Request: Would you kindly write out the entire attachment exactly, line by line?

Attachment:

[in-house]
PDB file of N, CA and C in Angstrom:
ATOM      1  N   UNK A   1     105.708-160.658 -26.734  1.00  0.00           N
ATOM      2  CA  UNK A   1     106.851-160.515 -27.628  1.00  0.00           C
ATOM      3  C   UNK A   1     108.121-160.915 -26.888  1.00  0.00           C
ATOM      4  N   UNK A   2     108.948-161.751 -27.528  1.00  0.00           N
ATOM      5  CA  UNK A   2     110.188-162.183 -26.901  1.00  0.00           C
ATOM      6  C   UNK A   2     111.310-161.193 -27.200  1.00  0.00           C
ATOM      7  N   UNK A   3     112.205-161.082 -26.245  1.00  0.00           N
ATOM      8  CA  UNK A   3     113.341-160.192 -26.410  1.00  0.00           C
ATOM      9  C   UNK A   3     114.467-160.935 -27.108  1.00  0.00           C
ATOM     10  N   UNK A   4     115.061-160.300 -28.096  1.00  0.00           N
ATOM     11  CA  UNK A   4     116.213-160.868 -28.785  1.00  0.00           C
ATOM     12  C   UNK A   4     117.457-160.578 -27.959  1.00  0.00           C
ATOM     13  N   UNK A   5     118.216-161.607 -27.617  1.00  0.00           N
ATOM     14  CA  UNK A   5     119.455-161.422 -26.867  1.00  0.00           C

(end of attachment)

[in-house]
PDB file of N, CA and C in Angstrom:
ATOM      1  N   UNK A   1     105.708-160.658 -26.734  1.00  0.00           N
ATOM      2  CA  UNK A   1     106.851-160.515 -27.628  1.00  0.00           C
ATOM      3  C   UNK A   1     108.121-160.915 -26.888  1.00  0.00           C
ATOM      4  N   UNK A   2     108.948-161.751 -27.528  1.00  0.00           N
ATOM      5  CA  UNK A   2     110.188-162.183 -26.901  1.00  0.00           C
ATOM      6  C   UNK A   2     111.310-161.193 -27.200  1.00  0.00           C
ATOM      7  N   UNK A   3     112.205-161.082 -26.245  1.00  0.00           N
ATOM      8  CA  UNK A   3     113.341-160.192 -26.410  1.00  0.00           C
ATOM      9  C   UNK A   3     114.467-160.935 -27.108  1.00  0.00           C
ATOM     10  N   UNK A   4     115.061-160.300 -28.096  1.00  0.00           N
ATOM     11  CA  UNK A   4     116.213-160.868 -28.785  1.00  0.00           C
ATOM     12  C   UNK A   4     117.457-160.578 -27.959  1.00  0.00           C
ATOM     13  N   UNK A   5     118.216-161.607 -27.617  1.00  0.00           N
ATOM     14  CA  UNK A   5     119.455-161.422 -26.867  1.00  0.00           C